Toward Multicultural Not-yetness in Peer-to-Peer Collaboration and Instructor Feedback

Workshop Session 2

Session Materials

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Brief Abstract

Drawing on theories of race and assessment in writing studies and not-yetness in digital pedagogy, this session argues that multiple, changing, and overwhelming technologies may be more effective at cultivating individual and peer-to-peer engagement among students than course designs that value clean, standardized structures and ease-of-use for students.

Presenters

Kendell Newman Sadiik is a writer, teacher, and instructional designer who has been working in higher education for six years. Her writing and teaching explore the edges of their fields, including digital storytelling, e-literature, service-learning, and hybrid education environments. Her teaching philosophy is student-centered and engaged with the many communities that students navigate daily. With her B.A. in Political Economy, she worked in social science research in Boston for two years before moving to Fairbanks to pursue an M.F.A. in Creative Writing, which she completed in 2015. She’s excited to work with teachers and students to develop learning environments made better by the creative and intentional incorporation of technology.

Extended Abstract

Ten years ago, Michael Caulfield poses questions on his blog that are still relevant. He writes,

What would e-learning look like if we started from the needs of the student, instead of the institution? What would it look like if the overriding question was “How can we use technology in a way that benefits the student?”

My guess is it’d look a lot like life. It would be a wonderful mess of different students and professors choosing different tools on an ad hoc basis. Their choices would evolve over time.

Building from these ideas, a decade later, Amy Collier explains “not-yetness”:

Not-yetness is not satisfying every condition, not fully understanding something, not check-listing everything, not tidying everything, not trying to solve every problem…but creating space for emergence to take us to new and unpredictable places, to help us better understand the problems we are trying to solve (to use Mike Caulfield’s wisdom).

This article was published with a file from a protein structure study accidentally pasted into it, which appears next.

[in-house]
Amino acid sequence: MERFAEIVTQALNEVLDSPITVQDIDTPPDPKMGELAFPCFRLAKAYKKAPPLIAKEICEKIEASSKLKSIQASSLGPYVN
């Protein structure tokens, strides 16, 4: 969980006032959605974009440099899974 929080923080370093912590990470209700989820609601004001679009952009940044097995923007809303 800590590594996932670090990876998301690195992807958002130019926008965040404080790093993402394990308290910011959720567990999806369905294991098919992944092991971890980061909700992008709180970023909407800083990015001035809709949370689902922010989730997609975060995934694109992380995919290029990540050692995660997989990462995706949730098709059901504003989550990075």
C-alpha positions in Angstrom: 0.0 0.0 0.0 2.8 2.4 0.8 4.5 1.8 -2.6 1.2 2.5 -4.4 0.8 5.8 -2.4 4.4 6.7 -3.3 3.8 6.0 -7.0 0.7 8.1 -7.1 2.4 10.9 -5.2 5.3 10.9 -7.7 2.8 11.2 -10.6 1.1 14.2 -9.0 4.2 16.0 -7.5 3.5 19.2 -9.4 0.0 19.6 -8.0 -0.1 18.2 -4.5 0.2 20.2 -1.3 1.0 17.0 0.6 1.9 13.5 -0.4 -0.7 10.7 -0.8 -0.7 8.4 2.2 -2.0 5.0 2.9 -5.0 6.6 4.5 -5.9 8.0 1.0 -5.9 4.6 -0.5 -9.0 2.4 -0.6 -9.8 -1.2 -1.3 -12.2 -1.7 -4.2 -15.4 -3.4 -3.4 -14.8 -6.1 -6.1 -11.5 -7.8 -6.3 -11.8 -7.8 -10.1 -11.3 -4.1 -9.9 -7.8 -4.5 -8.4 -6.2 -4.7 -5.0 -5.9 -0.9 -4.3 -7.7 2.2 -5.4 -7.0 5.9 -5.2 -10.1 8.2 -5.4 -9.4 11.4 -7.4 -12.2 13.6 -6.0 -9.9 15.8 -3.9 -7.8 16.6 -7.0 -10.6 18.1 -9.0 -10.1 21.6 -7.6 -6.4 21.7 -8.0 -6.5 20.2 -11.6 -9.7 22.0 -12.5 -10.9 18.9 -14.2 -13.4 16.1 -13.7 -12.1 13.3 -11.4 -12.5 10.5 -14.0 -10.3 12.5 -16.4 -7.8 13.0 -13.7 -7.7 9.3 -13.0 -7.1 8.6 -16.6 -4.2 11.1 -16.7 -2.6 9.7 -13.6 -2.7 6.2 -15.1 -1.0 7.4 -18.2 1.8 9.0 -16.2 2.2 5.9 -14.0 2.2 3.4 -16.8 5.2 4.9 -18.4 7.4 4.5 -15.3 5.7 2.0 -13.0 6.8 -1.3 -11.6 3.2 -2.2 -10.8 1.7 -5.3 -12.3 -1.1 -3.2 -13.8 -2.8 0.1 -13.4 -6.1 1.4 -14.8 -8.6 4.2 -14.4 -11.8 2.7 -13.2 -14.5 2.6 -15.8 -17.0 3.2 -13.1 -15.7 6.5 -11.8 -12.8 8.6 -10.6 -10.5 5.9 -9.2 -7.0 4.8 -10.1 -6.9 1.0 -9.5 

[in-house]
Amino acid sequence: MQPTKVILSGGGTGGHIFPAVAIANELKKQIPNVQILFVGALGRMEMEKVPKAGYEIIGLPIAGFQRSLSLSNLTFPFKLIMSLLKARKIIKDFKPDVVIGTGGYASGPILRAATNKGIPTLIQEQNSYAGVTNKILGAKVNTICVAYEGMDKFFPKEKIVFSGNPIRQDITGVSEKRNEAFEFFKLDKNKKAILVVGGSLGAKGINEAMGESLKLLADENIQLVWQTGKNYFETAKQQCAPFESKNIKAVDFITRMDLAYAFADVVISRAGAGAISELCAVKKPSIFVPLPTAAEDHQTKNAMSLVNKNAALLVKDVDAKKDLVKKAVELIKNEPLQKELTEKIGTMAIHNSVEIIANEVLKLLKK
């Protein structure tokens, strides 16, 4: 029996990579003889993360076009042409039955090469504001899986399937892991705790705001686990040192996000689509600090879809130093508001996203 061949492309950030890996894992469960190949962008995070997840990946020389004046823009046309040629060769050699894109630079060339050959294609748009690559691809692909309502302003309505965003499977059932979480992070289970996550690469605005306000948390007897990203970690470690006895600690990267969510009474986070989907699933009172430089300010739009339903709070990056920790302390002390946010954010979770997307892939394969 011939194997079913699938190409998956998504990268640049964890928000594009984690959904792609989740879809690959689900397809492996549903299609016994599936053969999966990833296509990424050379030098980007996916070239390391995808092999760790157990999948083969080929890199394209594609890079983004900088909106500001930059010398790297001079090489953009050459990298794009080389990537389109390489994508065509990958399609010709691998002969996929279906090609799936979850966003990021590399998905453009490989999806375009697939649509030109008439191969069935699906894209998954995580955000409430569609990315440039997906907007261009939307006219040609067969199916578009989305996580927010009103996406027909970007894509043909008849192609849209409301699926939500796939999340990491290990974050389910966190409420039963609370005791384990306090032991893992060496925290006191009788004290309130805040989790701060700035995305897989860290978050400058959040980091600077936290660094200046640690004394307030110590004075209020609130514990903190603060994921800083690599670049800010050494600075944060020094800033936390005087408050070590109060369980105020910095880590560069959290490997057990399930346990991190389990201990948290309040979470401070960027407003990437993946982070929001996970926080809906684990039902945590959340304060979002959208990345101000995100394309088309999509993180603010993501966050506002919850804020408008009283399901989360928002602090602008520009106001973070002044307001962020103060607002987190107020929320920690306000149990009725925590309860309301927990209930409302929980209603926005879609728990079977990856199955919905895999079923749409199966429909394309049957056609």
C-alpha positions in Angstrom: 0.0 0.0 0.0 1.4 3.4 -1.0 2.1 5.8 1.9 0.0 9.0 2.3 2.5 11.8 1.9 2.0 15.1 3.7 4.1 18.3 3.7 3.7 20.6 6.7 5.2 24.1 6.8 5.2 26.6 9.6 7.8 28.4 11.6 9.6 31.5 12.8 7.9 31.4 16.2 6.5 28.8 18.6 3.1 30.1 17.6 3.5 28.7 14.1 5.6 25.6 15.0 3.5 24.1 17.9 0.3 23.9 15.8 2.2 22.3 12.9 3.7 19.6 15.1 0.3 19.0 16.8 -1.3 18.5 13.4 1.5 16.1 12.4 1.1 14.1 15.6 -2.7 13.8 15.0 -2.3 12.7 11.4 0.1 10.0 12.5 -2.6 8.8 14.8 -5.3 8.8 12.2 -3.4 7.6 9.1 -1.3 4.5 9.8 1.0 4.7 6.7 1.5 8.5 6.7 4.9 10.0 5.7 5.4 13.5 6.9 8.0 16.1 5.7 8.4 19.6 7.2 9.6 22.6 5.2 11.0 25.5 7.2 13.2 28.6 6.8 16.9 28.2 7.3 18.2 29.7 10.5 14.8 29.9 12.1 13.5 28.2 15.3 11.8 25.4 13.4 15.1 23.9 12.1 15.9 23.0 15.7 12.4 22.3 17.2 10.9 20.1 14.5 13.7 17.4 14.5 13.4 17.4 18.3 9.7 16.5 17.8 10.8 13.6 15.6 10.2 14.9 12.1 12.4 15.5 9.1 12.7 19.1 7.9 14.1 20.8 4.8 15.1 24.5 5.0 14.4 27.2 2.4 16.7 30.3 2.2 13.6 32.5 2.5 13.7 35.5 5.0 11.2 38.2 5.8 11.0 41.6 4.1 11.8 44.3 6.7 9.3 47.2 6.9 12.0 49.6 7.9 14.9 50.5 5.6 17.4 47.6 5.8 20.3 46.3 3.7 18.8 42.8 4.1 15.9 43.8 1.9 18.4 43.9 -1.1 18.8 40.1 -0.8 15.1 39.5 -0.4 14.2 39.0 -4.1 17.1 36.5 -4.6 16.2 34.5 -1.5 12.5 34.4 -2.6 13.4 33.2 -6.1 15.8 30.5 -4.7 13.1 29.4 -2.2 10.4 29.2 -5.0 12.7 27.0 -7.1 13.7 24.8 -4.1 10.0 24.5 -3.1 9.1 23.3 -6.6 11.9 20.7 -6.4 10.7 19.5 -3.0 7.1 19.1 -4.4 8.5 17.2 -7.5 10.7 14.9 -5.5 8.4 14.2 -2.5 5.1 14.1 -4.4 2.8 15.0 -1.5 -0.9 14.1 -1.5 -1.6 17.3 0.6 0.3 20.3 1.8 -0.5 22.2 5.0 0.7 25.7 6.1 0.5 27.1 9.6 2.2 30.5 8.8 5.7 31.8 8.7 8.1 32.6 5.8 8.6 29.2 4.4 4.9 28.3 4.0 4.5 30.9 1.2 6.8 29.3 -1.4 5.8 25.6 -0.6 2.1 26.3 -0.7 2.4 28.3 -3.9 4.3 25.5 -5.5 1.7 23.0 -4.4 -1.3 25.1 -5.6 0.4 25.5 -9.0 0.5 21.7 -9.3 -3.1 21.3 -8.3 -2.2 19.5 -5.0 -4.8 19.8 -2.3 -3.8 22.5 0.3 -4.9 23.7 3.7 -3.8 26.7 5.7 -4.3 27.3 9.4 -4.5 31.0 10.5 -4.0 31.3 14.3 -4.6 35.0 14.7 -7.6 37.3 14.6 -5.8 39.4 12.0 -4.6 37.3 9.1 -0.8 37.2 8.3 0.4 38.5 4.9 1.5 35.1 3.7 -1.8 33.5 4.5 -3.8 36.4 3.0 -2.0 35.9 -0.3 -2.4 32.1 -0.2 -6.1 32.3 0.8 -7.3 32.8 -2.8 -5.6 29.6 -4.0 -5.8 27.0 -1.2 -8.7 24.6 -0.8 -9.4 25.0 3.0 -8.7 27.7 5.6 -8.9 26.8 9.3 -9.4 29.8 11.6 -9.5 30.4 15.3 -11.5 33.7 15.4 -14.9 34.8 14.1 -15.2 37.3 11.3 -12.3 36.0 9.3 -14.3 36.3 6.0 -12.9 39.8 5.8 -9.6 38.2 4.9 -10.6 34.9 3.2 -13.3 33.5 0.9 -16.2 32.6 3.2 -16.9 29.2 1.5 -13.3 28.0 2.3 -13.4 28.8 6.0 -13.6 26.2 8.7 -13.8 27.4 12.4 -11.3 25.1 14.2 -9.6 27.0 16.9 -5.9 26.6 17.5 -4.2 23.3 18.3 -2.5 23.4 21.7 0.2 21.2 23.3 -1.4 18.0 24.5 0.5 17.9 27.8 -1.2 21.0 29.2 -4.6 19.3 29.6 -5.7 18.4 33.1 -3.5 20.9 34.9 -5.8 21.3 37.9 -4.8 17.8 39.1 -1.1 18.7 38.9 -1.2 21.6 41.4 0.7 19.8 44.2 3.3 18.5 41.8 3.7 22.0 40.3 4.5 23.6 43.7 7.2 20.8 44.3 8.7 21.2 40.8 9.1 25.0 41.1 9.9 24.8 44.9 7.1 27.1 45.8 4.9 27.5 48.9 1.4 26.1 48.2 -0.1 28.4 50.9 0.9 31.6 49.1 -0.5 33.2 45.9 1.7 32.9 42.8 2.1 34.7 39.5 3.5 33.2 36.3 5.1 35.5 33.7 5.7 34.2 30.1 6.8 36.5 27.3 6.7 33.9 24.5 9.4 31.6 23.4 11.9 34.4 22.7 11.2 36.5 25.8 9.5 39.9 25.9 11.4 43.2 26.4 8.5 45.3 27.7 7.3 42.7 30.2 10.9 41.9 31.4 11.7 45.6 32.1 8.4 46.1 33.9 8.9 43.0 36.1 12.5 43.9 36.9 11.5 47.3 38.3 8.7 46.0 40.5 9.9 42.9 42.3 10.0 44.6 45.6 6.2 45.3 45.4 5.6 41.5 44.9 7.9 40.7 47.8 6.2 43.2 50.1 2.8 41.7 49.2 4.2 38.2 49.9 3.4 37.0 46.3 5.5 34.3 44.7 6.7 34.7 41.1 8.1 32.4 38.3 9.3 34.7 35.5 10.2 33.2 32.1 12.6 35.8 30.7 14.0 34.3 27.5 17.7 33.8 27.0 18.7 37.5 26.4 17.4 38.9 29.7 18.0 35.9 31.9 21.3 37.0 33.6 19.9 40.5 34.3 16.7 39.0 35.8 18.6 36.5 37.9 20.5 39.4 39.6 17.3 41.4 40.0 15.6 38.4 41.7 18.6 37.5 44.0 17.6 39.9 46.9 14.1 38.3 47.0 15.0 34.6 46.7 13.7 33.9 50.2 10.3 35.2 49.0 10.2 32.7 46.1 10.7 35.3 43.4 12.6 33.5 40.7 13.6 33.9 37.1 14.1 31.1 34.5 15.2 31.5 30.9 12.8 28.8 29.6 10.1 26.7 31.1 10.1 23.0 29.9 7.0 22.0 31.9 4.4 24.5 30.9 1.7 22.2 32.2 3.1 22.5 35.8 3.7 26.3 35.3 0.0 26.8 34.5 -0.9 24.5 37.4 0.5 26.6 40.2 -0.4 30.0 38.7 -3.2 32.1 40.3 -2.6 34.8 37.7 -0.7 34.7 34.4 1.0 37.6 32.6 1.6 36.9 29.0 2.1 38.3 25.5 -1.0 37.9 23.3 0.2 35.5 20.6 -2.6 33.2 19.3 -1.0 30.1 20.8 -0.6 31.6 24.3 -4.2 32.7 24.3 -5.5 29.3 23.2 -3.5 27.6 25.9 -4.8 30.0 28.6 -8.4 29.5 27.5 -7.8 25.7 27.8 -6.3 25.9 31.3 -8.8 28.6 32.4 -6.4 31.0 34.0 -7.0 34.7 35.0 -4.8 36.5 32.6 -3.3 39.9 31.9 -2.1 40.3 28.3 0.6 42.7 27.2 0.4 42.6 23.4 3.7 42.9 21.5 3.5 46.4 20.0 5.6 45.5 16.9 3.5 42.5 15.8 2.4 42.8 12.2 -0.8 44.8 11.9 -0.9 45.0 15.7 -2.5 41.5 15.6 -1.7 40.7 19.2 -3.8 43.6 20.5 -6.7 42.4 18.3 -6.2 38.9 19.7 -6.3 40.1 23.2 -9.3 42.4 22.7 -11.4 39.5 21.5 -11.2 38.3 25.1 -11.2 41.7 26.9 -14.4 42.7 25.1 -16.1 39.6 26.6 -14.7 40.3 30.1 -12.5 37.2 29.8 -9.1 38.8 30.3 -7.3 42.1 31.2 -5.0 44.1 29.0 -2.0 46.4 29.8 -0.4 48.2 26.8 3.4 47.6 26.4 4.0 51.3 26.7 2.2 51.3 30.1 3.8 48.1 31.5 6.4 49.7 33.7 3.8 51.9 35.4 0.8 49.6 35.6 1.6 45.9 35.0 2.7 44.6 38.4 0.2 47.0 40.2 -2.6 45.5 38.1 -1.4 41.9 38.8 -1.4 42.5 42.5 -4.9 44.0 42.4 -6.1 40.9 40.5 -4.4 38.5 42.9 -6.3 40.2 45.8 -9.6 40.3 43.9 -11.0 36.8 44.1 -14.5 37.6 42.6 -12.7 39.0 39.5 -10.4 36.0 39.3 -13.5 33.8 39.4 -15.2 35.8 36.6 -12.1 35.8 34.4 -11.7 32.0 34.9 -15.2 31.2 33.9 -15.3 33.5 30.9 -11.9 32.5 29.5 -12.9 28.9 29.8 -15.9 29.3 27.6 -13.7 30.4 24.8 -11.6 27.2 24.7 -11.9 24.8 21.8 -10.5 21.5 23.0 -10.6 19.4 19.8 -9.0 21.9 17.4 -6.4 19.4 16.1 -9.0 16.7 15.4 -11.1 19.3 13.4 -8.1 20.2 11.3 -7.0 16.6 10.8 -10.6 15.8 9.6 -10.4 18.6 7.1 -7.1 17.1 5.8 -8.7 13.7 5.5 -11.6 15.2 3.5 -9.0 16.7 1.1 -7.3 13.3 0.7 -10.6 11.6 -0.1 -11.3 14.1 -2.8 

If one of the problems education is meant to solve is equitable opportunity, then how might we build innovative learning environments that foster openness and student problem -olving? What is our responsibility?

Drawing on theories of race and assessment in writing studies and not-yetness in digital pedagogy, this session argues that multiple, changing, and overwhelming technologies may be more effective at cultivating individual and peer-to-peer engagement among students than course designs that value clean, standardized structures and ease-of-use for students. Workshop leaders include a teacher, instructional designer, and students who built and participated in an online Research Writing course that relies heavily on work-based, creative, and research technologies to build an unconventional, open, and collaborative learning space. Leaders will facilitate a sequence of experiences and debriefs for workshop participants to explore and apply similar approaches and technologies to their own visionary pedagogical projects.

Part 1: The Woods (25 mins-- Slack Introduction, Vision Statement)

Experience (10 mins)

Upon entering the session, participants are given a link to a Wordpress site featuring a 360-degree virtual space (an embedded Thinglink-360). Here, they are placed in a wooded area that is annotated with links to various resources, most of which link further to a Slack team. As participants explore, and eventually join the team, they find an introduction prompt in Slack: We are interested not in where you have been, but where you are going. Introduce yourself by sharing a vision that you have for peer engagement and instructor feedback in a course you teach / design / aspire to.

The workshop leaders are, at this point, members of the audience, and are responding to Slack introductions using emojis, as well as troubleshooting any difficulties that arise. Leaders prompt further discussion by integrating more questions in the forum: What models of peer-to-peer interaction are participants familiar with? How do they understand the role of the instructor in these courses? What does feedback look like?

Face to Face Debrief (15 mins)

We will say hello to the people in the room! We will introduce ourselves and the project that brought us to the conference: peer-to-peer engagement and instructor feedback using overwhelming technologies in an upper-level, online writing course. We will share stories from each of our perspectives about the experience of the course. Next, we will invite critique from participants about their experience of the session thus far. How does the Slack interface confirm or upset their expectations for class discussion / peer-to-peer interaction? Did they experience any particular challenges or thrills?